Comments by Ellen Ott Marshall,
Claremont School of Theology, on Rev. John Blackwell's The
Noonday Demon: Recognizing and Conquering the Deadly Sin of
In one of the essays included in The
Noonday Demon, John Blackwell describes the reaction of
British colleagues to his work on sloth. “Without exception,” he
explains, “my inquirer expressed surprise. ‘It seems like a
strange book for an American to write. You Americans are so
busy. Your lives are filled with activity.” Dr. Blackwell then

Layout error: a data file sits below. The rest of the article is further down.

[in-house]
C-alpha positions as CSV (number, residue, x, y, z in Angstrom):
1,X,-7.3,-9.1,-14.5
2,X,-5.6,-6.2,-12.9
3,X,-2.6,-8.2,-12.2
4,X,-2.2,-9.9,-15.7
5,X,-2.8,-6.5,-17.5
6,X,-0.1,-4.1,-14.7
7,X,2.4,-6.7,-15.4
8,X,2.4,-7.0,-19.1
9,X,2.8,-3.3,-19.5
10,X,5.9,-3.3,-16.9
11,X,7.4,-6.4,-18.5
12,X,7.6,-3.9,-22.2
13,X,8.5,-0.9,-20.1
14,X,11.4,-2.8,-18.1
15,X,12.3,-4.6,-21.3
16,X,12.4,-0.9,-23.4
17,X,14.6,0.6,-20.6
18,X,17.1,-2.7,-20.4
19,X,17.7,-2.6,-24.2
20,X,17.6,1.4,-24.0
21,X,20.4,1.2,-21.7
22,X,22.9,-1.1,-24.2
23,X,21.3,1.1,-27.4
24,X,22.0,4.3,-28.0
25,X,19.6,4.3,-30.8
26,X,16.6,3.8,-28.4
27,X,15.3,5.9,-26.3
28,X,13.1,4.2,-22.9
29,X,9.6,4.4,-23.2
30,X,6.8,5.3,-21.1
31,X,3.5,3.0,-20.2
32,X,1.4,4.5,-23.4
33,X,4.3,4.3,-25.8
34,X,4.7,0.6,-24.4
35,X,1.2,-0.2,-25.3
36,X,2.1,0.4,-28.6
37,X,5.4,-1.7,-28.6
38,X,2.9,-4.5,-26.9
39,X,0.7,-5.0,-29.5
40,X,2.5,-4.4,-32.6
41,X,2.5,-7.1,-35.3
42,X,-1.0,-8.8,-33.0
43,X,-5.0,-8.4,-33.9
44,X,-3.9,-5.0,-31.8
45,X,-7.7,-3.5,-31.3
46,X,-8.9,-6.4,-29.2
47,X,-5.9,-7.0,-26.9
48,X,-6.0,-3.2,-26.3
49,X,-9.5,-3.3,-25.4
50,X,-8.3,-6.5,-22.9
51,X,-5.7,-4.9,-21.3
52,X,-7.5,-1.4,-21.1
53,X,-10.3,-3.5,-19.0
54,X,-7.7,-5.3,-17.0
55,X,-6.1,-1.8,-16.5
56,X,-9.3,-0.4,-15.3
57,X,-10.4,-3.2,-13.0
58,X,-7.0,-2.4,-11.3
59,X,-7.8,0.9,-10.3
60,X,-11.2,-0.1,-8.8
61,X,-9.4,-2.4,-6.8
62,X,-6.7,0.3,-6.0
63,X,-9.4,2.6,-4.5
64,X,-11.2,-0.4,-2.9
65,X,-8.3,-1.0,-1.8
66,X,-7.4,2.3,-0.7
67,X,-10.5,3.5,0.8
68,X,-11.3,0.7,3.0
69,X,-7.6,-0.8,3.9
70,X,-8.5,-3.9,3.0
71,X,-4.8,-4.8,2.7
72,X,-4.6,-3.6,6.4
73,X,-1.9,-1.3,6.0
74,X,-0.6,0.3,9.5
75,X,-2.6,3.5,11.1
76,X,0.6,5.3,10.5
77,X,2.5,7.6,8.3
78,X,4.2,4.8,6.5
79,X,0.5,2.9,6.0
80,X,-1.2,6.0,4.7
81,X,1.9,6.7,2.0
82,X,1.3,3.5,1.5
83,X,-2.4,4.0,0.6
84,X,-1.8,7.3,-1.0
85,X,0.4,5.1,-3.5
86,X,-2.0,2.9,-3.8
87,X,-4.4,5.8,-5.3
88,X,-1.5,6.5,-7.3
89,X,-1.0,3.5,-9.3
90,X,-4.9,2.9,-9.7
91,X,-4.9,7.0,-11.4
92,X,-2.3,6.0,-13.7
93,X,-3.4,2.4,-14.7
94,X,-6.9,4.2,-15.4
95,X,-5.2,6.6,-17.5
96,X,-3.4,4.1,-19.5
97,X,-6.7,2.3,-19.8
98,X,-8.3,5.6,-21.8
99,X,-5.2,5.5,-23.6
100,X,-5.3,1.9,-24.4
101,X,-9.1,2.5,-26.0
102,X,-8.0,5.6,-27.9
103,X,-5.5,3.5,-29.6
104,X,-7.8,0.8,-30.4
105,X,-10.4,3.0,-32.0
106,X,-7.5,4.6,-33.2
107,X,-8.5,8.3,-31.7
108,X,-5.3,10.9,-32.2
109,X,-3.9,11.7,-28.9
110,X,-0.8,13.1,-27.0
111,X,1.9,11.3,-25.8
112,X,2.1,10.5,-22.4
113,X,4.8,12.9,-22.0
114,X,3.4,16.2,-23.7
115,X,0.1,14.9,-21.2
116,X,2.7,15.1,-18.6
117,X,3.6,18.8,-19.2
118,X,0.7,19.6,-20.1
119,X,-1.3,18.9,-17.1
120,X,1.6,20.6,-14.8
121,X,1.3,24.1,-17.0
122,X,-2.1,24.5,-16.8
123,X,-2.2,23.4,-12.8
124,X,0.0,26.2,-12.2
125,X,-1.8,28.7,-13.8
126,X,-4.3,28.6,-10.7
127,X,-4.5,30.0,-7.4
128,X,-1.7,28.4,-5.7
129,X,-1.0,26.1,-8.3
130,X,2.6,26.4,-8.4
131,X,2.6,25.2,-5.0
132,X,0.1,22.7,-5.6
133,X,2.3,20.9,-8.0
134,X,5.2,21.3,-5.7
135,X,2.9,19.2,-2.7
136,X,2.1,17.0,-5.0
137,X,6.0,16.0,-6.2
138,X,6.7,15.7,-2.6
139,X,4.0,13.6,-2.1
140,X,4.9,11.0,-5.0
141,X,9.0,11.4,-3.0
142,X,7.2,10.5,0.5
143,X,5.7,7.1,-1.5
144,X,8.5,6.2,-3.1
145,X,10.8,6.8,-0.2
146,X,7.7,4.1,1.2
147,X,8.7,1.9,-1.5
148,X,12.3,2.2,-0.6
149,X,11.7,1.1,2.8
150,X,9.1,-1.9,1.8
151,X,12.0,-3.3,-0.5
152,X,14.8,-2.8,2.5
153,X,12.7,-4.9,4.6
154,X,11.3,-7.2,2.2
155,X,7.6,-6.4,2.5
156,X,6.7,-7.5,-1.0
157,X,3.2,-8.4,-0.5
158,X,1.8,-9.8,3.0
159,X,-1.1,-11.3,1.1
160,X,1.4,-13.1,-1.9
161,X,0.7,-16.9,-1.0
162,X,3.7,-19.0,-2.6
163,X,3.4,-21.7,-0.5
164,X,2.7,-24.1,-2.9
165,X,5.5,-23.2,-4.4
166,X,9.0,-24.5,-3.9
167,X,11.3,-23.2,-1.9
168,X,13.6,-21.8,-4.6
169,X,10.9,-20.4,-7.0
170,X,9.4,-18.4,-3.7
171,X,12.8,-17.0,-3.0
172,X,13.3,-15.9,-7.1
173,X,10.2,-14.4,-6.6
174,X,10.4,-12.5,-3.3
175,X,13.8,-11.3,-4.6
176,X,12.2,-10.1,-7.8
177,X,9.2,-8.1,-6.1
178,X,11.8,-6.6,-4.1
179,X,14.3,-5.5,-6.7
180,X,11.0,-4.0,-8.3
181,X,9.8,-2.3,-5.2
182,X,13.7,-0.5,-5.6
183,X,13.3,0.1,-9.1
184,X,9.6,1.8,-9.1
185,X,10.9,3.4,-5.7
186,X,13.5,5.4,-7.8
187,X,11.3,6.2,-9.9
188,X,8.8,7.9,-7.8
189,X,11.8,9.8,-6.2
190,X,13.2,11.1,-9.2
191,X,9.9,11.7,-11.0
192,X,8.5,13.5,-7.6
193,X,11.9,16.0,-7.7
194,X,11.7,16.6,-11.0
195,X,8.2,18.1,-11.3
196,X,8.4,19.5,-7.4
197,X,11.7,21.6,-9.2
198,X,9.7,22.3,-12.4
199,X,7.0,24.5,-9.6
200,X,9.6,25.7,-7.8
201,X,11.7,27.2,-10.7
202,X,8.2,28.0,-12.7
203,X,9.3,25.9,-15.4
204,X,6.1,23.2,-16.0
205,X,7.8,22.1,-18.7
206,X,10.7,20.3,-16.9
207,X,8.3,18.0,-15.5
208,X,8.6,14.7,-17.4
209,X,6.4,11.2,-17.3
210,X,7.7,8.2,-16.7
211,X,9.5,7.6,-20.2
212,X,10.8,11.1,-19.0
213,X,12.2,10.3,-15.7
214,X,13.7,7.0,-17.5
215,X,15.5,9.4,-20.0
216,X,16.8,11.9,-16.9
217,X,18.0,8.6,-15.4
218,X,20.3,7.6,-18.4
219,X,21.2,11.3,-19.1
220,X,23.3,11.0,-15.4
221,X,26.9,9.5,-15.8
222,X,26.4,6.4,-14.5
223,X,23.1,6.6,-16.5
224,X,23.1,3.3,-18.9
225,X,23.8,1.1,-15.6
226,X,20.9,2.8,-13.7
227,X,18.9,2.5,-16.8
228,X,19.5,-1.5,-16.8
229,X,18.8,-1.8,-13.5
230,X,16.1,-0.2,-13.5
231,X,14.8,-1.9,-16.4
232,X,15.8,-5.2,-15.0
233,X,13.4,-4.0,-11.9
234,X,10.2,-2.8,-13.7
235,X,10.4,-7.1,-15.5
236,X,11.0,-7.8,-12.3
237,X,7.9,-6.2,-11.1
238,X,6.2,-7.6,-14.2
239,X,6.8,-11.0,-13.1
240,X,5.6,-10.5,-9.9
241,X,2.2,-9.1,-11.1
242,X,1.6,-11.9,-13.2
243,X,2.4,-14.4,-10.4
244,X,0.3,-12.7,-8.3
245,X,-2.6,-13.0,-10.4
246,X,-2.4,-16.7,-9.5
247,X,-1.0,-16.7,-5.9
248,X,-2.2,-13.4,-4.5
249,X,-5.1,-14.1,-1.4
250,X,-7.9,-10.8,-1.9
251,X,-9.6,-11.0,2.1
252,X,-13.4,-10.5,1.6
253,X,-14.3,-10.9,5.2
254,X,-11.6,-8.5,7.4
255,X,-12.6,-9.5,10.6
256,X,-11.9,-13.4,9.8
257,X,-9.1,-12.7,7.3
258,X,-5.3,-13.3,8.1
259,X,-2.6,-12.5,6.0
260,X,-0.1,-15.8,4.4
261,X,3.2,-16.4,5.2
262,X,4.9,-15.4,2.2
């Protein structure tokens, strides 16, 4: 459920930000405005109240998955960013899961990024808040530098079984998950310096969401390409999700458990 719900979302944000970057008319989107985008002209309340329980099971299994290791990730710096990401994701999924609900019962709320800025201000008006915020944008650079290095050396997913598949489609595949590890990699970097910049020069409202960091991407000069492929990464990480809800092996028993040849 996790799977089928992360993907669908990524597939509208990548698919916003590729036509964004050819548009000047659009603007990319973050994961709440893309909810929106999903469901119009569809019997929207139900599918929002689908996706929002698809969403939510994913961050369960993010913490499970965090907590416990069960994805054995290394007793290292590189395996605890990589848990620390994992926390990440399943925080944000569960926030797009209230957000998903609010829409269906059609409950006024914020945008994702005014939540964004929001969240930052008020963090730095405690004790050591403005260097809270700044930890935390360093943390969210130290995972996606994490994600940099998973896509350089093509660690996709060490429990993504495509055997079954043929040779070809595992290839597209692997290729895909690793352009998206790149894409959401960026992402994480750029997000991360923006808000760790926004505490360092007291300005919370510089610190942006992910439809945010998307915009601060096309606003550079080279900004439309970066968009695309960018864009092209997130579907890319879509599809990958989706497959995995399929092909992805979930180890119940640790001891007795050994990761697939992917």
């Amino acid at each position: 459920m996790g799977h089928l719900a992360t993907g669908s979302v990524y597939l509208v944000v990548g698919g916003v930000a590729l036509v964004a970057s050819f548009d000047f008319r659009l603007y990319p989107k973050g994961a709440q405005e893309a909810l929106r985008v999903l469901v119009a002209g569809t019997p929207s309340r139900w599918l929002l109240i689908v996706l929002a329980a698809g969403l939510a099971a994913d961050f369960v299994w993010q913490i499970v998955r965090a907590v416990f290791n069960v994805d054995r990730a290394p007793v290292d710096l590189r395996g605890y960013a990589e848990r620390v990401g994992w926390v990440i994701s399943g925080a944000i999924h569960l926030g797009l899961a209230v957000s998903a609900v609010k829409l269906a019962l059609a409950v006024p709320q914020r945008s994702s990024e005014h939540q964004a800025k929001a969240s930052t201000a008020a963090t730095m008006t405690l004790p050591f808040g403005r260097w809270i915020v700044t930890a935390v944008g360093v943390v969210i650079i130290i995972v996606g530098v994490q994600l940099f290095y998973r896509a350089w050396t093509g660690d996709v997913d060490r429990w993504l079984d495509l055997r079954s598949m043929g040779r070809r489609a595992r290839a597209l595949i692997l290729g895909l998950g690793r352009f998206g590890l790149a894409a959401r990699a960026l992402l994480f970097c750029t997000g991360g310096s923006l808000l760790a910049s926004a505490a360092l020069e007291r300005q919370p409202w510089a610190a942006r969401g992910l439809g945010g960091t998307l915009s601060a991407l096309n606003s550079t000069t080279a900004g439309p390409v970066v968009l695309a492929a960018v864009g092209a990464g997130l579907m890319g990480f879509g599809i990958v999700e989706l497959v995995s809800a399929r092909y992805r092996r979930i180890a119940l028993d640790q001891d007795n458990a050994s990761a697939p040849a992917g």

draws on the work of Dorothy Sayers to distinguish between sloth
and idleness. Sloth is not just a lack of activity.
Review by Karen Clark Ristine, The
San Diego Union Tribune, May 16, 2004
Committed any deadly sins lately? Gluttony? Lust? Avarice?
Pride? Envy? Wrath? For most, the answer is probably yes to all
of the above. But what about sloth?
Of the deadly sins first identified by a
4th-century monk and later modified by a 6th-century pope, sloth
might be the one transgression most people think they can easily
dismiss. God only knows how busy we are. In the lives of most
21st-century Americans, there's hardly time for leisure, much